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W3C Releases HTML 5.2 As Official Recommendation

| by Kevin Ball Follow 2 Followers on Dec 31, 2017. Estimated reading time: 2 minutes |

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The W3C released the HTML 5.2 update to the HTML specification as an official recommendation on December 14, 2017. This update adds new features like the dialog element, deprecates old ones like the HTML plugins system, and integrates work from other W3C committees such as support for the Payments Request API and the Presentation API.

The new version of the specification adds key attributes to iframes for supporting new JavaScript APIs. It adds the allowpaymentrequest property to allow iframes to control access to the Payment Requests API. This means that pages embedding third party content will be able to control whether or not that content can request payment credentials from the user, allowing embeddable shopping cart tools to utilize the new API. Explaining the benefits of the Payment Requests API, Brendan Miller of Forrester said:

The new standard enables developers to create a streamlined checkout page where users can reuse stored payment and address information, making checkout faster and reducing typing errors.

The Payments Request API is available in Chrome, Edge, and Safari Technology Preview.

The HTML 5.2 specification also adds the allowpresentation property to allow iframes access to the Presentation API, allowing pages to embed third party presentations that have access to devices like projectors, attached monitors, and network-attached TVs. The Presentation API is a W3C candidate recommendation, and so far only available in Chrome.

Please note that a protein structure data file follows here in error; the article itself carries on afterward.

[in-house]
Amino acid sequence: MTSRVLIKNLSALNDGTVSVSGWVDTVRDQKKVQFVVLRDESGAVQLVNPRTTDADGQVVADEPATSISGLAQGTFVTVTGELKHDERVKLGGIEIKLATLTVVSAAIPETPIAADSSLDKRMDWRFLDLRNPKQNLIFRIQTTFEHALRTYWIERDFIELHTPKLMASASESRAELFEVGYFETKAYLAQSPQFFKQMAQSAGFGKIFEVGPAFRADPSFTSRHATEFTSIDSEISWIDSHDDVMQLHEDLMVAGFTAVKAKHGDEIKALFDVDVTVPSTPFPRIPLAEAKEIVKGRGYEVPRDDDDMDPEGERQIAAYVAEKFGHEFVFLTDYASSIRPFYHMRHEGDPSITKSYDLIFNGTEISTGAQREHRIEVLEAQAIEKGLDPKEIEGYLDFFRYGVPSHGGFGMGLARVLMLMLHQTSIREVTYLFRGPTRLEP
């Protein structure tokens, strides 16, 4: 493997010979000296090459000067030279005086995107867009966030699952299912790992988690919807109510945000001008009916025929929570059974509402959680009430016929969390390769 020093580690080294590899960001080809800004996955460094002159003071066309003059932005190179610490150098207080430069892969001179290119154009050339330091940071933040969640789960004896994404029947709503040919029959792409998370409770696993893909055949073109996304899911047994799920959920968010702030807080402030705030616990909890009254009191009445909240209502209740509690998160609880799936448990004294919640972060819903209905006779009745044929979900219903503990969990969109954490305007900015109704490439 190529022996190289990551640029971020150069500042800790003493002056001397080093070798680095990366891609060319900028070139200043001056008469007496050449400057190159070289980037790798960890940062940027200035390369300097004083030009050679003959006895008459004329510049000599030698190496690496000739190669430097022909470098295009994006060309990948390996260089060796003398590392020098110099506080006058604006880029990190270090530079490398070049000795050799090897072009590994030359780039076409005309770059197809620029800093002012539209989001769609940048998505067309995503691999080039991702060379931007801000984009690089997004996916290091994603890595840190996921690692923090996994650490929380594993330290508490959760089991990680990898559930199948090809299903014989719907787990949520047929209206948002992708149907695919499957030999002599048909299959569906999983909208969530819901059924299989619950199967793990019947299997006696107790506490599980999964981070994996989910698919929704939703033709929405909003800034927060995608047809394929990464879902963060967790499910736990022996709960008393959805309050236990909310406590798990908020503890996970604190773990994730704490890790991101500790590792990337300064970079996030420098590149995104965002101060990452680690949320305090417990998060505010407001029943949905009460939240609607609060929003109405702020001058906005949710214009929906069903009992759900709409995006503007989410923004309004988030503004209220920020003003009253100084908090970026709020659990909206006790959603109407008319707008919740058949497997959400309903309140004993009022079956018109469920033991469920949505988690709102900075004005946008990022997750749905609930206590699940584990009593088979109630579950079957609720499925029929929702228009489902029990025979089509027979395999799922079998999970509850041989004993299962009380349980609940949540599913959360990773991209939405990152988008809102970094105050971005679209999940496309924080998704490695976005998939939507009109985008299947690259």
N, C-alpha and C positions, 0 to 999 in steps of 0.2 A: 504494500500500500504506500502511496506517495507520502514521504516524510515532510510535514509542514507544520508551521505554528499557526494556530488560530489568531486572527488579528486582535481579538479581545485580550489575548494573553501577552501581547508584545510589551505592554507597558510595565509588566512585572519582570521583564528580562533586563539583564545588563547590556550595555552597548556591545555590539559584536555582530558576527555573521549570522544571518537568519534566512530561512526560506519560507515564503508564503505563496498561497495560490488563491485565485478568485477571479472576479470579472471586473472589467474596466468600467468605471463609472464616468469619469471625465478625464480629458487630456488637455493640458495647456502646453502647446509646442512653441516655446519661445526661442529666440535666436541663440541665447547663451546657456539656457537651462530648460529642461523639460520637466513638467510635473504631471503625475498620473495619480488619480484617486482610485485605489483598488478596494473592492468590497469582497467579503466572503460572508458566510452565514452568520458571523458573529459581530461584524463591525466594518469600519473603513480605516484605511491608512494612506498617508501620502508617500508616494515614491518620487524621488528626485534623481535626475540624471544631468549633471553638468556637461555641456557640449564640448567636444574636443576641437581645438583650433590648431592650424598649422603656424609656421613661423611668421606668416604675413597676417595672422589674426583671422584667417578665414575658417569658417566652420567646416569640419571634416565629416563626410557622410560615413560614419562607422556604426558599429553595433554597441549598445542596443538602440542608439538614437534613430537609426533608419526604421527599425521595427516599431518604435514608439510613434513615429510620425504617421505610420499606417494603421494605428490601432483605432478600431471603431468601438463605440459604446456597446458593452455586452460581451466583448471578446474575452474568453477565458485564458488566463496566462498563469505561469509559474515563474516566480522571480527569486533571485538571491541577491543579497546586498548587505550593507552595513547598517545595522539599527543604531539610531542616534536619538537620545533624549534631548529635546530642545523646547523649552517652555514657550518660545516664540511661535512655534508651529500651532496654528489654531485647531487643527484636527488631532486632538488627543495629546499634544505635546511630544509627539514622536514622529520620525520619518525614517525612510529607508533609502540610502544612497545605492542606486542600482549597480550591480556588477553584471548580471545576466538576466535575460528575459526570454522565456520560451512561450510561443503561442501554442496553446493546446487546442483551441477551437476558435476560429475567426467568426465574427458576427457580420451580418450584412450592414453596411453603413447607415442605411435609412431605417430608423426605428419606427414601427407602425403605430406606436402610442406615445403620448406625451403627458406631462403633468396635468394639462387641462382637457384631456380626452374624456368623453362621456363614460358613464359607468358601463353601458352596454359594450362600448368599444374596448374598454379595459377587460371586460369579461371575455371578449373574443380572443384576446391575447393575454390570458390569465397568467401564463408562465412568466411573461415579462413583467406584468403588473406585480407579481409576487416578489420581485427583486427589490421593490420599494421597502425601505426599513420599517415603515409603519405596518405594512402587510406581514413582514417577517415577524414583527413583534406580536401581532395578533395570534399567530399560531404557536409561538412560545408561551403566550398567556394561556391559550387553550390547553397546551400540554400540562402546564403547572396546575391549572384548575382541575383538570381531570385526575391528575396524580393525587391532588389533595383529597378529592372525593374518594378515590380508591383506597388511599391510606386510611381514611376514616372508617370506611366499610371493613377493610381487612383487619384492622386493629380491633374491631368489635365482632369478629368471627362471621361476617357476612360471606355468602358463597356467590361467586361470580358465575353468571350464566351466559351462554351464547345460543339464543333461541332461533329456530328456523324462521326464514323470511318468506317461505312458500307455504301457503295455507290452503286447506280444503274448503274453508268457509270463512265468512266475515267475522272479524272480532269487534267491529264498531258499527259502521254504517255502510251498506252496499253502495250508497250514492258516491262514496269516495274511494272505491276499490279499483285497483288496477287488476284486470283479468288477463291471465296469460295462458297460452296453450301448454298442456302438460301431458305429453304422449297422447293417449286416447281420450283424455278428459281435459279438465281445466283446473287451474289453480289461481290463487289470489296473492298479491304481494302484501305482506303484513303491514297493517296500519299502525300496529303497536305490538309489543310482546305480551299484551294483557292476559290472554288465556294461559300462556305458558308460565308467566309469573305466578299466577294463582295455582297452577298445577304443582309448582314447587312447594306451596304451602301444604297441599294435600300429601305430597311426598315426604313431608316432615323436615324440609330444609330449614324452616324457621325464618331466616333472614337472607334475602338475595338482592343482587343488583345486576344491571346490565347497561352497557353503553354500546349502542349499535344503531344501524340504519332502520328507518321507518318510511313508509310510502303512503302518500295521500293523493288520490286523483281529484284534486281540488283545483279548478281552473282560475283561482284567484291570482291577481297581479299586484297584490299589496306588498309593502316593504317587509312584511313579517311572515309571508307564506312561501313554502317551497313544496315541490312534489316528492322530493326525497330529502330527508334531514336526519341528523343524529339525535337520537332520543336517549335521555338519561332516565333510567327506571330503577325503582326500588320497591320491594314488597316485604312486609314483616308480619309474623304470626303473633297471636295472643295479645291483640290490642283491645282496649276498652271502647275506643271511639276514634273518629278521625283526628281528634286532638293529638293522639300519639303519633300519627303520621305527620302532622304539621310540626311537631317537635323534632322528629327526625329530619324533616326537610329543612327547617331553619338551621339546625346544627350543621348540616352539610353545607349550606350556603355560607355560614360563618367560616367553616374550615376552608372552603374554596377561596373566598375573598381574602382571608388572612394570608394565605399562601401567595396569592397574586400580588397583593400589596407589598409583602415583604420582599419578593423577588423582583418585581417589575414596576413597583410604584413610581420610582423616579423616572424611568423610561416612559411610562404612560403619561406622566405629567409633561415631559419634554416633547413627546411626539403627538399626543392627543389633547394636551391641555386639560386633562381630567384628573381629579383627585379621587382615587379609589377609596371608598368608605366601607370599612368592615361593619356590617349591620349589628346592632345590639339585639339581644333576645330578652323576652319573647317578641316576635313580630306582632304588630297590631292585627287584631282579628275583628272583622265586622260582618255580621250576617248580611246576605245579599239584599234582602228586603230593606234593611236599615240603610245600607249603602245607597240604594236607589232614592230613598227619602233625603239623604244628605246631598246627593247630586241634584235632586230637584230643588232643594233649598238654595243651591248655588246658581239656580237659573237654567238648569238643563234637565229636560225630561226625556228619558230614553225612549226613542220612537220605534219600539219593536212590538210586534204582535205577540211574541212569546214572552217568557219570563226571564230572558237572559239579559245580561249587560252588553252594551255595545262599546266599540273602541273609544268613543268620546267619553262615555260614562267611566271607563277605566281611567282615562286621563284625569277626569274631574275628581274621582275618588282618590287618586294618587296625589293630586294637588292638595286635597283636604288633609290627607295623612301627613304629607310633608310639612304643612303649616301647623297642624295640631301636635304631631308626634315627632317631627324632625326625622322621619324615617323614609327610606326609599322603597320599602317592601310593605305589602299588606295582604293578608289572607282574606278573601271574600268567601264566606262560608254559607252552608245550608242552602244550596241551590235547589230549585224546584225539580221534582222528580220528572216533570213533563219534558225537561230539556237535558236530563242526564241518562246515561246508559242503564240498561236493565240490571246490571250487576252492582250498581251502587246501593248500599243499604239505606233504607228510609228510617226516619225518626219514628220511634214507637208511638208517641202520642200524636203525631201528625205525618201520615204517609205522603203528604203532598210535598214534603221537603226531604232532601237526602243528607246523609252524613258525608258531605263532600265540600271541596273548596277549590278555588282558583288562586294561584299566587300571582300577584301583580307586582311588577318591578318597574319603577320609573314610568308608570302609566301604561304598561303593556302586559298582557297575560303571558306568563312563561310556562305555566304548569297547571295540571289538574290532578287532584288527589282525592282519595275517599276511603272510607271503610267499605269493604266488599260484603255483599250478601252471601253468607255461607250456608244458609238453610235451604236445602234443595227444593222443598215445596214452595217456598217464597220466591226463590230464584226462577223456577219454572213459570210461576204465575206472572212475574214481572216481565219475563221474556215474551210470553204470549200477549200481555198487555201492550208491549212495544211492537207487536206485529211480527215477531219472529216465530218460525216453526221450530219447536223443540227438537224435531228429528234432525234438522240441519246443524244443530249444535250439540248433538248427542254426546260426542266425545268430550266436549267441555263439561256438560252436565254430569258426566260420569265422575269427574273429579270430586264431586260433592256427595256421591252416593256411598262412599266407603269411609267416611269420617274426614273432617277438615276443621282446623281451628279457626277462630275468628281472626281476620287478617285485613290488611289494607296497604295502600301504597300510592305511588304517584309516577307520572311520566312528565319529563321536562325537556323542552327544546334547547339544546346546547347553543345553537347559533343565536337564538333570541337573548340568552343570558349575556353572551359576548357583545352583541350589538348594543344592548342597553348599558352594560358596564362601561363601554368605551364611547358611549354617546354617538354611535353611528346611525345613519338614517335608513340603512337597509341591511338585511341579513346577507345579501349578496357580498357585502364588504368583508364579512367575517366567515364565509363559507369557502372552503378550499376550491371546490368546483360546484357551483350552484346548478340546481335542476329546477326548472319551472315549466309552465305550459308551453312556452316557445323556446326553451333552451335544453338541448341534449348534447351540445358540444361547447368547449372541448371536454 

The specification also pays increasing attention to security. It integrates multiple recommendations from the Content Security Policy Level 3 draft. The <link> now officially supports a nonce property, and <style> and <script> inline behavior can be blocked a priori by a Content Security Policy. These tools allow developers more flexibility in locking down what resources their web applications are allowed to load, mitigating the damage possible from cross-site scripting attacks. To learn how to begin using CSP to protect their applications, developers can find guides and documentation on MDM.

This version of the HTML specification provides official support for ES6 JavaScript Modules. Most browsers have already implemented this functionality, with support in Safari since version 10.1, Chrome since version 61, and Edge since version 16. Firefox provides support behind a feature flag.

HTML 5.2 is the second major revision to the HTML5 specification, following up on a 2014 W3C commitment to release revisions to the specification roughly once a year. It includes substantial cleanup and bug fixes, major security updates, integration of progress from other committees, and other work to keep the spec up to date with the way the web is being used in the wild. Developers wanting to see everything that has changed can consult the changelog published as a part of the specification.

Interested developers can read all about these changes and much more in the official HTML 5.2 recommendation. The committee has already started work on the HTML 5.3 specification, releasing a working draft at the same time as the HTML 5.2 recommendation was released.

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